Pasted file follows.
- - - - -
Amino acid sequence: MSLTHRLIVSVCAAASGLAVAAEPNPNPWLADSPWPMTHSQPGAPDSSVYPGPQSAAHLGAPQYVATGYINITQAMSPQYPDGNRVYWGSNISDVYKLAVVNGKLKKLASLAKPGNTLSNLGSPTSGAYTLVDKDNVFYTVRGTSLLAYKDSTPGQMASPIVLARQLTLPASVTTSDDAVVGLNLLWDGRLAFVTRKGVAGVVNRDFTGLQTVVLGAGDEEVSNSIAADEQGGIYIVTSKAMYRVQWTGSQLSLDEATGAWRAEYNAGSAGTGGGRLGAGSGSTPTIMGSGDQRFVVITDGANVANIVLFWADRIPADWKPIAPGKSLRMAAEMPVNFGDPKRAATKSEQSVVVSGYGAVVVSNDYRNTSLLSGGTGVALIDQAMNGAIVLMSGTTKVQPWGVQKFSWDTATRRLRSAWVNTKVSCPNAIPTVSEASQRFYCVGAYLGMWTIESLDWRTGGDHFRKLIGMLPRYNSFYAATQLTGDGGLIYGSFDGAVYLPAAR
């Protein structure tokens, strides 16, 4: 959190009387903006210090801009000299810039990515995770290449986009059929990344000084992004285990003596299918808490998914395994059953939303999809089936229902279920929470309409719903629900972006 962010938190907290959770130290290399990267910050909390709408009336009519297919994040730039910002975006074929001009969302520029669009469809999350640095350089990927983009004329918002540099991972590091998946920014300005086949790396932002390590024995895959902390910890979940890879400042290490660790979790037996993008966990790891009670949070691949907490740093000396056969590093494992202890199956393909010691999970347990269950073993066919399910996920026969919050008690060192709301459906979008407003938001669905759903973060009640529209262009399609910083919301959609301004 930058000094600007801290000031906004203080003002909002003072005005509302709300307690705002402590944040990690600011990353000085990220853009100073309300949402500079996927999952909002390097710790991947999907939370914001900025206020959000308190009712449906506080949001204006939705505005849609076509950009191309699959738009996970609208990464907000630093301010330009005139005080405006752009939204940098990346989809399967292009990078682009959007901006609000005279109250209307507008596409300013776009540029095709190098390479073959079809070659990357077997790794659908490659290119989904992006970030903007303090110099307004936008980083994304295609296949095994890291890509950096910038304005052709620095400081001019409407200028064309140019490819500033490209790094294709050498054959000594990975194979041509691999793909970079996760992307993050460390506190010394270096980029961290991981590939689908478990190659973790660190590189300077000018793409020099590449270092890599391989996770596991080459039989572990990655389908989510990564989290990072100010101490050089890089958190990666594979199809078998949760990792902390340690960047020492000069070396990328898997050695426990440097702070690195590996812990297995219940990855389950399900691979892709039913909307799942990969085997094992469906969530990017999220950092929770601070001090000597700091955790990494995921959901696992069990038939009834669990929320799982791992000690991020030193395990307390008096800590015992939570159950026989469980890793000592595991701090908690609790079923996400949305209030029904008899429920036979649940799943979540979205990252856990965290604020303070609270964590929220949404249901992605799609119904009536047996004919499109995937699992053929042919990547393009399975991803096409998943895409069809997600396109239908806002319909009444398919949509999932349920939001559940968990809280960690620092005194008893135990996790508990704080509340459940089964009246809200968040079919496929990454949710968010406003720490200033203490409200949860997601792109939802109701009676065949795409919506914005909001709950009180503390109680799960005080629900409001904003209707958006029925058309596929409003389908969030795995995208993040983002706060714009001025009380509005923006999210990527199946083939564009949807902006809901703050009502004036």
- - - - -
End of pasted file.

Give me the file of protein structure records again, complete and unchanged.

Amino acid sequence: MSLTHRLIVSVCAAASGLAVAAEPNPNPWLADSPWPMTHSQPGAPDSSVYPGPQSAAHLGAPQYVATGYINITQAMSPQYPDGNRVYWGSNISDVYKLAVVNGKLKKLASLAKPGNTLSNLGSPTSGAYTLVDKDNVFYTVRGTSLLAYKDSTPGQMASPIVLARQLTLPASVTTSDDAVVGLNLLWDGRLAFVTRKGVAGVVNRDFTGLQTVVLGAGDEEVSNSIAADEQGGIYIVTSKAMYRVQWTGSQLSLDEATGAWRAEYNAGSAGTGGGRLGAGSGSTPTIMGSGDQRFVVITDGANVANIVLFWADRIPADWKPIAPGKSLRMAAEMPVNFGDPKRAATKSEQSVVVSGYGAVVVSNDYRNTSLLSGGTGVALIDQAMNGAIVLMSGTTKVQPWGVQKFSWDTATRRLRSAWVNTKVSCPNAIPTVSEASQRFYCVGAYLGMWTIESLDWRTGGDHFRKLIGMLPRYNSFYAATQLTGDGGLIYGSFDGAVYLPAAR
């Protein structure tokens, strides 16, 4: 959190009387903006210090801009000299810039990515995770290449986009059929990344000084992004285990003596299918808490998914395994059953939303999809089936229902279920929470309409719903629900972006 962010938190907290959770130290290399990267910050909390709408009336009519297919994040730039910002975006074929001009969302520029669009469809999350640095350089990927983009004329918002540099991972590091998946920014300005086949790396932002390590024995895959902390910890979940890879400042290490660790979790037996993008966990790891009670949070691949907490740093000396056969590093494992202890199956393909010691999970347990269950073993066919399910996920026969919050008690060192709301459906979008407003938001669905759903973060009640529209262009399609910083919301959609301004 930058000094600007801290000031906004203080003002909002003072005005509302709300307690705002402590944040990690600011990353000085990220853009100073309300949402500079996927999952909002390097710790991947999907939370914001900025206020959000308190009712449906506080949001204006939705505005849609076509950009191309699959738009996970609208990464907000630093301010330009005139005080405006752009939204940098990346989809399967292009990078682009959007901006609000005279109250209307507008596409300013776009540029095709190098390479073959079809070659990357077997790794659908490659290119989904992006970030903007303090110099307004936008980083994304295609296949095994890291890509950096910038304005052709620095400081001019409407200028064309140019490819500033490209790094294709050498054959000594990975194979041509691999793909970079996760992307993050460390506190010394270096980029961290991981590939689908478990190659973790660190590189300077000018793409020099590449270092890599391989996770596991080459039989572990990655389908989510990564989290990072100010101490050089890089958190990666594979199809078998949760990792902390340690960047020492000069070396990328898997050695426990440097702070690195590996812990297995219940990855389950399900691979892709039913909307799942990969085997094992469906969530990017999220950092929770601070001090000597700091955790990494995921959901696992069990038939009834669990929320799982791992000690991020030193395990307390008096800590015992939570159950026989469980890793000592595991701090908690609790079923996400949305209030029904008899429920036979649940799943979540979205990252856990965290604020303070609270964590929220949404249901992605799609119904009536047996004919499109995937699992053929042919990547393009399975991803096409998943895409069809997600396109239908806002319909009444398919949509999932349920939001559940968990809280960690620092005194008893135990996790508990704080509340459940089964009246809200968040079919496929990454949710968010406003720490200033203490409200949860997601792109939802109701009676065949795409919506914005909001709950009180503390109680799960005080629900409001904003209707958006029925058309596929409003389908969030795995995208993040983002706060714009001025009380509005923006999210990527199946083939564009949807902006809901703050009502004036």